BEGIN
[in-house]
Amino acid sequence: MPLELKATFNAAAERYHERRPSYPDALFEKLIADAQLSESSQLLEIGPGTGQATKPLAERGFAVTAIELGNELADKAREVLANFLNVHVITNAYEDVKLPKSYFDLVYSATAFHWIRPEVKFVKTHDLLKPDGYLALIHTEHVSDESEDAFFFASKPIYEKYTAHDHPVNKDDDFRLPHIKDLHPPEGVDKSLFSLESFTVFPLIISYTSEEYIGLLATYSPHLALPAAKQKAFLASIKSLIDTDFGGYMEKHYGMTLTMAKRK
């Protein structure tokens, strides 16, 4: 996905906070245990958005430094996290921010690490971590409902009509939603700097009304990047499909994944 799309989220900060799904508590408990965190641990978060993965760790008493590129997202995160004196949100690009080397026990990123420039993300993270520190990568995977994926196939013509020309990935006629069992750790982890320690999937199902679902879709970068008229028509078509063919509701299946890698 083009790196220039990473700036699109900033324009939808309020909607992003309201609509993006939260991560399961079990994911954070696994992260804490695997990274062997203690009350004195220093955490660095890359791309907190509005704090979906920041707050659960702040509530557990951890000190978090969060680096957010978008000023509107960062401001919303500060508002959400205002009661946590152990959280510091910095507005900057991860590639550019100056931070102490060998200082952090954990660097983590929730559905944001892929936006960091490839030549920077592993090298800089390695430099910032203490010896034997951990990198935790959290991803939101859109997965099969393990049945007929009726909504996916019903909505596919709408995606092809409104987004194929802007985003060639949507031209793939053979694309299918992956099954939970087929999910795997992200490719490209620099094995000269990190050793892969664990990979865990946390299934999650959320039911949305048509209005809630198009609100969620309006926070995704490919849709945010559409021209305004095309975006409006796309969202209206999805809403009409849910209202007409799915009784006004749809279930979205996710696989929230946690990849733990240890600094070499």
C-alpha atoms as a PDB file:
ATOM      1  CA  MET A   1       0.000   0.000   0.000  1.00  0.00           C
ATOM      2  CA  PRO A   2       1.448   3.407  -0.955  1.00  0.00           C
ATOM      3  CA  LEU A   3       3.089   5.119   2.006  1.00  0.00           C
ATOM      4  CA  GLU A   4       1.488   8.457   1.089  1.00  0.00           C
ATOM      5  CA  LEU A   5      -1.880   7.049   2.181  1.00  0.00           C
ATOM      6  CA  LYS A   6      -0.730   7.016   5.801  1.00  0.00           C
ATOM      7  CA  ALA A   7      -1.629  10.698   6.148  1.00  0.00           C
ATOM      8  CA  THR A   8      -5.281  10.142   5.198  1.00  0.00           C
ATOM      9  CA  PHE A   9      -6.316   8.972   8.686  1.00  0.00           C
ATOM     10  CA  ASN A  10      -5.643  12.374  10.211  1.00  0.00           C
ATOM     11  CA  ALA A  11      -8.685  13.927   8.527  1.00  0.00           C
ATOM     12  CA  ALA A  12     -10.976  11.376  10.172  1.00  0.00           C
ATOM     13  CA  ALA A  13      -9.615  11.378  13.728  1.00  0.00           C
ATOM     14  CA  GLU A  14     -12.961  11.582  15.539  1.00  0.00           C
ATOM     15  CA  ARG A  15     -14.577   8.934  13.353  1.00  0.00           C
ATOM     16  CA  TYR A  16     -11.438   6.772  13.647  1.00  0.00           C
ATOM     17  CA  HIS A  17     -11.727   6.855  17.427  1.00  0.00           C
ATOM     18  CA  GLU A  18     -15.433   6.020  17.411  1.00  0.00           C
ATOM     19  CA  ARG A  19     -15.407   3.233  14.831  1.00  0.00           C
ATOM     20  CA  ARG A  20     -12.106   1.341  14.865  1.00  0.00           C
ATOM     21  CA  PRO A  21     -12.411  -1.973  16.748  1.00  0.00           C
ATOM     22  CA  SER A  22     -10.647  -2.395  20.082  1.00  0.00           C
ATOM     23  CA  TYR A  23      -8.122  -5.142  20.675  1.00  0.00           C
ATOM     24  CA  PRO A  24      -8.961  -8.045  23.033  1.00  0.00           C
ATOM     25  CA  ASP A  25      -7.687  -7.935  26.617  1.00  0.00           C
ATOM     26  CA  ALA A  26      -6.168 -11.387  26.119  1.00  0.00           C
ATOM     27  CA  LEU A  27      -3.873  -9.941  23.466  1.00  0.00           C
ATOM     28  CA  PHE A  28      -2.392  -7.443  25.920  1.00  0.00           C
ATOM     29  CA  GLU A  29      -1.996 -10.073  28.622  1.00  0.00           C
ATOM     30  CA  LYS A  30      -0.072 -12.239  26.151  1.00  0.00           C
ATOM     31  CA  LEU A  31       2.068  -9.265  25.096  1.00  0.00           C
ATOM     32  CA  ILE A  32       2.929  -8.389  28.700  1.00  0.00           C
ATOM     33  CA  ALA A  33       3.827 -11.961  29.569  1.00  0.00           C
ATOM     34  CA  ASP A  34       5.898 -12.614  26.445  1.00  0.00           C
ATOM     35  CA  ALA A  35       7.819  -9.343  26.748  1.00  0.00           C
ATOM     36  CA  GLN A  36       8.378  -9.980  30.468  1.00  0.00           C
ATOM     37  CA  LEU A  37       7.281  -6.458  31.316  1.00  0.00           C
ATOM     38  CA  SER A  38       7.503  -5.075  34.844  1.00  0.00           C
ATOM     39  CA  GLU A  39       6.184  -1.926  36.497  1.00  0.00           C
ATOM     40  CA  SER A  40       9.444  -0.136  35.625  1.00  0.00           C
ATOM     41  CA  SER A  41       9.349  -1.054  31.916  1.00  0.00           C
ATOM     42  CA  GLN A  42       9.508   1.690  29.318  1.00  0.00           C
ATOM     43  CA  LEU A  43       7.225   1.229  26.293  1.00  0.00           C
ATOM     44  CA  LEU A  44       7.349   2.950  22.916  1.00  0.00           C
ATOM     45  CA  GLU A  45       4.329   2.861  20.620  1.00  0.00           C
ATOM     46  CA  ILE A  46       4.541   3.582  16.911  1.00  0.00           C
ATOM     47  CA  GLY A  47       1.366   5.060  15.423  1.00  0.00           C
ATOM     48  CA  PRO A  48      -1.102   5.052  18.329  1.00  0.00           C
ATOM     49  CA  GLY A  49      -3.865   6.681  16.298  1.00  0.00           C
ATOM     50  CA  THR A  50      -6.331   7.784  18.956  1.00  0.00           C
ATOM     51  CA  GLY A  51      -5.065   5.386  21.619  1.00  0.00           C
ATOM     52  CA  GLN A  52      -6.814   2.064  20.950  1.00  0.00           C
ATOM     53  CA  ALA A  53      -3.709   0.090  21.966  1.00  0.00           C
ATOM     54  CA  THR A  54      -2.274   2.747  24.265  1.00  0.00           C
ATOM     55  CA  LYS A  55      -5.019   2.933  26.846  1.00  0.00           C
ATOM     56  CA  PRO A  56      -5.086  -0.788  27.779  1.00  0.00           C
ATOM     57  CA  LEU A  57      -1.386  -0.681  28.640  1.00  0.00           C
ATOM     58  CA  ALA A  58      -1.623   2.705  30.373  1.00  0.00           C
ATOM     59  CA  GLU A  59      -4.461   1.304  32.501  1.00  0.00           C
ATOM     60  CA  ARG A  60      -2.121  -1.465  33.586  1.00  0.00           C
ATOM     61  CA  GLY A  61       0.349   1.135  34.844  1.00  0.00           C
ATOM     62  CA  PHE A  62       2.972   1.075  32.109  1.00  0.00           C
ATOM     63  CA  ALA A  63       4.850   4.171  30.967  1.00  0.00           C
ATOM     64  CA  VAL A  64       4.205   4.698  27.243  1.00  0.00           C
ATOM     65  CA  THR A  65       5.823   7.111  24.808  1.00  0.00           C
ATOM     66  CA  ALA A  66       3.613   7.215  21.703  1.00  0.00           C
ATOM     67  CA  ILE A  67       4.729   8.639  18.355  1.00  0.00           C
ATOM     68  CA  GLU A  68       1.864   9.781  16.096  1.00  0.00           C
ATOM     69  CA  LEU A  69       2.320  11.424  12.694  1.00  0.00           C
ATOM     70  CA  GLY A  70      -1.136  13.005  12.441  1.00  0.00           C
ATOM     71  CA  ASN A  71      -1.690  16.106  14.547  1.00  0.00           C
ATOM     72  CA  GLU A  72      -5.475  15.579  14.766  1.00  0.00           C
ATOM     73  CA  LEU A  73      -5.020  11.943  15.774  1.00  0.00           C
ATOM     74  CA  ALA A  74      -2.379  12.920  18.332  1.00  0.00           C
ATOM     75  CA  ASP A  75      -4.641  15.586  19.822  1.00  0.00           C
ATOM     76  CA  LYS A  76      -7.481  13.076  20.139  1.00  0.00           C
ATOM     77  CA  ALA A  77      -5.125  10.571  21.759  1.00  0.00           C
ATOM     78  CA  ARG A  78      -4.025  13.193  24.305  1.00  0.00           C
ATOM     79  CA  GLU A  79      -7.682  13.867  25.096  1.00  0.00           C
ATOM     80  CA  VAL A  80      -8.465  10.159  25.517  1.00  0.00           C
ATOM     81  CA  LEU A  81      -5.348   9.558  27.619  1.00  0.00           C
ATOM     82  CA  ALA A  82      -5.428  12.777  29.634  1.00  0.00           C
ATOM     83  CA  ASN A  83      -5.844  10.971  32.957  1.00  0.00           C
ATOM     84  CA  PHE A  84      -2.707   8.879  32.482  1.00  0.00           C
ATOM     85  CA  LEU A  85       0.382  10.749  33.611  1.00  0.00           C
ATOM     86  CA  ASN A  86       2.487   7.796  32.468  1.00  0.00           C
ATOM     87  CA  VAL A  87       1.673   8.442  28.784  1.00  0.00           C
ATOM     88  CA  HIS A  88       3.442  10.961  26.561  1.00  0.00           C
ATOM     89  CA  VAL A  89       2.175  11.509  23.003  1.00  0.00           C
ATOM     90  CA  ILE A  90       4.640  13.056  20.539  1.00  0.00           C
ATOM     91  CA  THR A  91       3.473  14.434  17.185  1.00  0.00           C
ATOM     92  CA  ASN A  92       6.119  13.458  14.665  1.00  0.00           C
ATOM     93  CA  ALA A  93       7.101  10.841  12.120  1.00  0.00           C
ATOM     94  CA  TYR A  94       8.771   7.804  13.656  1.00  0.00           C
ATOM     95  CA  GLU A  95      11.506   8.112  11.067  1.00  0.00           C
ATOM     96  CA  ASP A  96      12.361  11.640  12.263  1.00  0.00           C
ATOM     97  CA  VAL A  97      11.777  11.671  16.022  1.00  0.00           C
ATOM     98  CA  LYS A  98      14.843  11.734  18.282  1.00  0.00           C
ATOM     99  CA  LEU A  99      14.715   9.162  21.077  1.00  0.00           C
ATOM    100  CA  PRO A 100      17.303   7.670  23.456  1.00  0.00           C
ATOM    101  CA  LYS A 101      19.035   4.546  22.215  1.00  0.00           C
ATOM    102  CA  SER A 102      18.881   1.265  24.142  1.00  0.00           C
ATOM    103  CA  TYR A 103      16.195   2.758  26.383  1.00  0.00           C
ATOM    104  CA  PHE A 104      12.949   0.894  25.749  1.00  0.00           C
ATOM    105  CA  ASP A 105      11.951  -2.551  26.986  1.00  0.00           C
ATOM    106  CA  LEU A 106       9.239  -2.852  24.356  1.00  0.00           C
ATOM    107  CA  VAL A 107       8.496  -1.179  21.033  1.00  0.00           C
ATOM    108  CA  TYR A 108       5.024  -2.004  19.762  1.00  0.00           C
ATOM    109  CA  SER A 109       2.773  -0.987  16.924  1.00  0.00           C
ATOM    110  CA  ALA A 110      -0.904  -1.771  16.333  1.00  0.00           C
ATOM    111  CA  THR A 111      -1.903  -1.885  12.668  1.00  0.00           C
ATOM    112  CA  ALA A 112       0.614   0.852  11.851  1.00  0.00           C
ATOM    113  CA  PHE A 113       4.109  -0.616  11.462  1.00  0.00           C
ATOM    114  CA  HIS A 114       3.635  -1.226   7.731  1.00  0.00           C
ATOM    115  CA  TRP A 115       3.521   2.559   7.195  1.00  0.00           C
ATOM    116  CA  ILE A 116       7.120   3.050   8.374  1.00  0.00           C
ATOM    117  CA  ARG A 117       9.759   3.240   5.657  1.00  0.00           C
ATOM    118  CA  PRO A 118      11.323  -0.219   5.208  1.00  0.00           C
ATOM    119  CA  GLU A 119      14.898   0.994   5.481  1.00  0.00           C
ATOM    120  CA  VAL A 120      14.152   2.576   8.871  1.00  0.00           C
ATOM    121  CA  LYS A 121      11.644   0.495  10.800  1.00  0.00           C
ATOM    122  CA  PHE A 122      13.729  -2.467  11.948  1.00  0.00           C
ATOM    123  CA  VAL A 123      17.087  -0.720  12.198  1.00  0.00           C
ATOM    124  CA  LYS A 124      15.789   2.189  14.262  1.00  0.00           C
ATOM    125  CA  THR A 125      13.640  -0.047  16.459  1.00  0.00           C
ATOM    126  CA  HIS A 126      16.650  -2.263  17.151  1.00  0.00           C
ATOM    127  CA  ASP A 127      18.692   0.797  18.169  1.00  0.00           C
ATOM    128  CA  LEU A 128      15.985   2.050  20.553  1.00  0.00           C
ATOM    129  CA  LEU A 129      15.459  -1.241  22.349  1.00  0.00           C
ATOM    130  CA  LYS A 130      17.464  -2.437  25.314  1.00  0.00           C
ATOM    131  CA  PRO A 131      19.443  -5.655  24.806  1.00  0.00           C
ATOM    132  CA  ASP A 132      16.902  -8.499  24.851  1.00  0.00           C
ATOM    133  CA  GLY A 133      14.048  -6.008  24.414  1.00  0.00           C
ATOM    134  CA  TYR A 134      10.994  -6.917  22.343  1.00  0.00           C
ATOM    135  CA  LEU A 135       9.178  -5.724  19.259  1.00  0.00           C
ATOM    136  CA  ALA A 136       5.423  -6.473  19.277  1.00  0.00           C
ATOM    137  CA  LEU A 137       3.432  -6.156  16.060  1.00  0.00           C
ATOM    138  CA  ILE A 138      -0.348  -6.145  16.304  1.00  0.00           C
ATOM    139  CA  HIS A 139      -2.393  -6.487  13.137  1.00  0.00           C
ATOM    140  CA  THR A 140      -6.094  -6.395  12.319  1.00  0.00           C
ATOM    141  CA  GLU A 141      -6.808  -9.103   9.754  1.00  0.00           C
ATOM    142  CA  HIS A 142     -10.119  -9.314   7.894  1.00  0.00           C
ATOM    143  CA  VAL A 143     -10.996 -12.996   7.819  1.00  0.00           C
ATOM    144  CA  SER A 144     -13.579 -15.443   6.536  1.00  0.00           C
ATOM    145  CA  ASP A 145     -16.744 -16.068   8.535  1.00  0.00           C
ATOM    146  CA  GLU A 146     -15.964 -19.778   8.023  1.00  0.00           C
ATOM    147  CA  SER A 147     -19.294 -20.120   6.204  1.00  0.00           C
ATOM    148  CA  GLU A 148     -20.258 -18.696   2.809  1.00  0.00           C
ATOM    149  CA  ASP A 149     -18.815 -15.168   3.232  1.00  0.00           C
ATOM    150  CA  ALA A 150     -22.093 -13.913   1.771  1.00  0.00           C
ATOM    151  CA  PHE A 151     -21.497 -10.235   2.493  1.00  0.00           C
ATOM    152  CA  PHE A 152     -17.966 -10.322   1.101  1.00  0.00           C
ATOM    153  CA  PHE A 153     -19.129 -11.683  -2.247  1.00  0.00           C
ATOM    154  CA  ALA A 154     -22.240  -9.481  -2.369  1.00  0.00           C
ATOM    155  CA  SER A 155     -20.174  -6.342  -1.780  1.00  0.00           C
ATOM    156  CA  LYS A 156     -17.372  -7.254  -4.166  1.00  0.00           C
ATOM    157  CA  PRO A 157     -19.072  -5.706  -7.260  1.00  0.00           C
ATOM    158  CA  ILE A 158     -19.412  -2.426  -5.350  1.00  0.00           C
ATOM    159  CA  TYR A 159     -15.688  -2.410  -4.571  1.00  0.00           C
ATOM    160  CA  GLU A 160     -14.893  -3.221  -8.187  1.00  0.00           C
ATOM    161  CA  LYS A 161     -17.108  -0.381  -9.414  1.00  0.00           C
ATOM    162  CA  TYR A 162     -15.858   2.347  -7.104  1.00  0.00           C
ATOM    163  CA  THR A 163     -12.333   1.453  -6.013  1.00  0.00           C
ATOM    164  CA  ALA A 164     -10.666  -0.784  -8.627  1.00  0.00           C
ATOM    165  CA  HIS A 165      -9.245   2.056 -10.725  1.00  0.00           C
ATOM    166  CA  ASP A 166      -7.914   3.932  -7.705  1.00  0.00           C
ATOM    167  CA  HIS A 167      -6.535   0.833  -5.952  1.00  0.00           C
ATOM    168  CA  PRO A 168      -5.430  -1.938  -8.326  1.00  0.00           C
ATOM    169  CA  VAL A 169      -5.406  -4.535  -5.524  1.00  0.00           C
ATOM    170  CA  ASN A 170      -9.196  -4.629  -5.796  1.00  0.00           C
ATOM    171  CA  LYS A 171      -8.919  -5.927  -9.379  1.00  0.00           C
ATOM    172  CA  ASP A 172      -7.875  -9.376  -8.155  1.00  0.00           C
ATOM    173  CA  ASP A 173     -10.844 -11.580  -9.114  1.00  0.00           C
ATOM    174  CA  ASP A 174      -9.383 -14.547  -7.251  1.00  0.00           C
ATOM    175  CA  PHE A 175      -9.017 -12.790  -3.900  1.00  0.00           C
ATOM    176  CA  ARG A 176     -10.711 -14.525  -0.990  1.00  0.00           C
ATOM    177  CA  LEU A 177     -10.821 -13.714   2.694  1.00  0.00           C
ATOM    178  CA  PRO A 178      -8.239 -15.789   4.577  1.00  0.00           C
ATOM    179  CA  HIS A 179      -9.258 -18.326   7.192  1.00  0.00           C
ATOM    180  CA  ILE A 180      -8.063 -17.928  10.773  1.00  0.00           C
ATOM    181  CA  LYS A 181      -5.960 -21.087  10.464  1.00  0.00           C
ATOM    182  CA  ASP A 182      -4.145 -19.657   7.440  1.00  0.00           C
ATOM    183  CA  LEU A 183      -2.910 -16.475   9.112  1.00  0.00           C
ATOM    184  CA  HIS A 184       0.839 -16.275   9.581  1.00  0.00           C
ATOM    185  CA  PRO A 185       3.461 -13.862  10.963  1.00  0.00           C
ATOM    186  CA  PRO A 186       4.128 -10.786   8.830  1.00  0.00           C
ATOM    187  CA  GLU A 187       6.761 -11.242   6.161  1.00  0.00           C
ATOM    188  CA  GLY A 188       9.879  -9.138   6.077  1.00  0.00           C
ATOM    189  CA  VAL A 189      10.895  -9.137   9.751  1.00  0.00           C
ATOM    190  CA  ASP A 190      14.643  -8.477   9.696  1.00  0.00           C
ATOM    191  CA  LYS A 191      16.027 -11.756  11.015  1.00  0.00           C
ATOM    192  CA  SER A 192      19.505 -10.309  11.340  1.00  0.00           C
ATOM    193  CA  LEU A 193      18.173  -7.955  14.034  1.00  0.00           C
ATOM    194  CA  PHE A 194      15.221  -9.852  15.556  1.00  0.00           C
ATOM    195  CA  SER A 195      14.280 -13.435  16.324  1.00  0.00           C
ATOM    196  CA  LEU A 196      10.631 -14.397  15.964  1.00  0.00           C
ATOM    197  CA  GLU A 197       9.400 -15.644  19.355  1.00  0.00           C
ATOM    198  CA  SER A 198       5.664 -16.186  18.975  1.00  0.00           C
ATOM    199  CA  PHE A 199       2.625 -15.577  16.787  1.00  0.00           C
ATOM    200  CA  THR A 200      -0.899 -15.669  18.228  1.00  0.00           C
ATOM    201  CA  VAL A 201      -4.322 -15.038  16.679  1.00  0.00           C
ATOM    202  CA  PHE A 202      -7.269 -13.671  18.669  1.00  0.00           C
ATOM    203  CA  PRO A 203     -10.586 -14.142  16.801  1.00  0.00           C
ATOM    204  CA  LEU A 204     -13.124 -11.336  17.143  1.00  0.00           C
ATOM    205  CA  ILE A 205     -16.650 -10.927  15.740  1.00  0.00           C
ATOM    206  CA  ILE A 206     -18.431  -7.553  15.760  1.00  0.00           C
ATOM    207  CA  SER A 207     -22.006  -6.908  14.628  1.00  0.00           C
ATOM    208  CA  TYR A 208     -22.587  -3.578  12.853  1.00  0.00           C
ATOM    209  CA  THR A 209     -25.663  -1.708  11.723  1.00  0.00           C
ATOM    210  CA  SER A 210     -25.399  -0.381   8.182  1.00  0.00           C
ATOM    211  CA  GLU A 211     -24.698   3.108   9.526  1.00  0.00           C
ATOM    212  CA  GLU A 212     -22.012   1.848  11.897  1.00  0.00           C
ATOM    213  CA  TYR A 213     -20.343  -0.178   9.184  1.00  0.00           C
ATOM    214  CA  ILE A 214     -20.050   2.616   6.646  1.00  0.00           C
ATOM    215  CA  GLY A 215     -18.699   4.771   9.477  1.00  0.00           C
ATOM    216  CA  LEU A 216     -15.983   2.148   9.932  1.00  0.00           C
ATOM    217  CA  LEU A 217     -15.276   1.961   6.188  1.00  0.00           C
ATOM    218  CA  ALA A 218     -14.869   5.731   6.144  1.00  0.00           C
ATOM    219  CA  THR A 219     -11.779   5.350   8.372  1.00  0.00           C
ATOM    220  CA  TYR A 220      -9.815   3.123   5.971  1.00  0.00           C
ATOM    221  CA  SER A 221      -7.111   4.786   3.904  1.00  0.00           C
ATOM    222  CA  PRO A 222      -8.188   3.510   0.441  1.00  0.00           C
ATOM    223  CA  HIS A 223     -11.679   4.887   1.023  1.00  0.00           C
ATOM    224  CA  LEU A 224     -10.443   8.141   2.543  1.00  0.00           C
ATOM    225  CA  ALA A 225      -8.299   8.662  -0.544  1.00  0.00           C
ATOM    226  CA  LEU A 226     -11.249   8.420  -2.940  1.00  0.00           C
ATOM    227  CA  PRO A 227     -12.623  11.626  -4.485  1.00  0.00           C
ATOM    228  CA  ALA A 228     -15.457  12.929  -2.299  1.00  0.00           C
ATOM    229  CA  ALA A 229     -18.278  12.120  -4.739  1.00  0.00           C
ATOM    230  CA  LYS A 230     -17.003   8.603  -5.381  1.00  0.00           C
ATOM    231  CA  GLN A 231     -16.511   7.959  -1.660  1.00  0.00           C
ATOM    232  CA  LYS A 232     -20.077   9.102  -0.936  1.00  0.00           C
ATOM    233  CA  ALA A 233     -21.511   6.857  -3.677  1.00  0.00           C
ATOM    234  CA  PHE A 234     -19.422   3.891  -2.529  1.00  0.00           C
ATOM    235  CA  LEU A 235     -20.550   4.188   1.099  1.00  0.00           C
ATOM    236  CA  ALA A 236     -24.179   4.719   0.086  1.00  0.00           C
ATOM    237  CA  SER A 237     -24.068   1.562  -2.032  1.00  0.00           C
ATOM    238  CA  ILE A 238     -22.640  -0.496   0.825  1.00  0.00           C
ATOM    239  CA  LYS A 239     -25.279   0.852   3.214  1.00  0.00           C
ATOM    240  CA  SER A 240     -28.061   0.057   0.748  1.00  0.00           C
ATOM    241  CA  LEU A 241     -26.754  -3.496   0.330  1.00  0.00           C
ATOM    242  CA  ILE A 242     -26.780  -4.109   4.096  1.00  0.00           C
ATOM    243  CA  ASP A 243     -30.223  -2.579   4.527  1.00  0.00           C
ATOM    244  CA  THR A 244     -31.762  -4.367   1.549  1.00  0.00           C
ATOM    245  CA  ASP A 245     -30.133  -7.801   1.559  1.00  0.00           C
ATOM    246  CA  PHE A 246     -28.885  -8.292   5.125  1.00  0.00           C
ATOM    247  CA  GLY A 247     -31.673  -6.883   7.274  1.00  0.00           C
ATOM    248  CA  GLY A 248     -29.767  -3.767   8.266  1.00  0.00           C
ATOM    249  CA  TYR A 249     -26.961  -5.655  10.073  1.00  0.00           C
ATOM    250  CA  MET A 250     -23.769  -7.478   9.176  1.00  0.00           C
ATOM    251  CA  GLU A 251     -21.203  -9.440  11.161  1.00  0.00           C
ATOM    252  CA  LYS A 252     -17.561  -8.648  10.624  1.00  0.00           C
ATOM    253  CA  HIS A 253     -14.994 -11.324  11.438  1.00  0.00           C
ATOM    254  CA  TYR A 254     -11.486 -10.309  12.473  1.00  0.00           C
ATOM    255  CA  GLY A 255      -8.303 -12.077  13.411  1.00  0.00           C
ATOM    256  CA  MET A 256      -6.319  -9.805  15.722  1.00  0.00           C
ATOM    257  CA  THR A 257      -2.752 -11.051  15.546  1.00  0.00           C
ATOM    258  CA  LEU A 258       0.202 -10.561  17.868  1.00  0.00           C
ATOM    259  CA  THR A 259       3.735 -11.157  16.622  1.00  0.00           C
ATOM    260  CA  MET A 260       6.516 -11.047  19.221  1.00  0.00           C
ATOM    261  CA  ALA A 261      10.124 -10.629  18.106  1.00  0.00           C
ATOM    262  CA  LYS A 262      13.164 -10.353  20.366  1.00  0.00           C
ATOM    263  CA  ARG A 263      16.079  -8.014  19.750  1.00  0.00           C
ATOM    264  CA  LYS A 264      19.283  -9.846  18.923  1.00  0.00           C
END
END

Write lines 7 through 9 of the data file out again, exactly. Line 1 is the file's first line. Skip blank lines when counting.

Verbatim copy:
ATOM      3  CA  LEU A   3       3.089   5.119   2.006  1.00  0.00           C
ATOM      4  CA  GLU A   4       1.488   8.457   1.089  1.00  0.00           C
ATOM      5  CA  LEU A   5      -1.880   7.049   2.181  1.00  0.00           C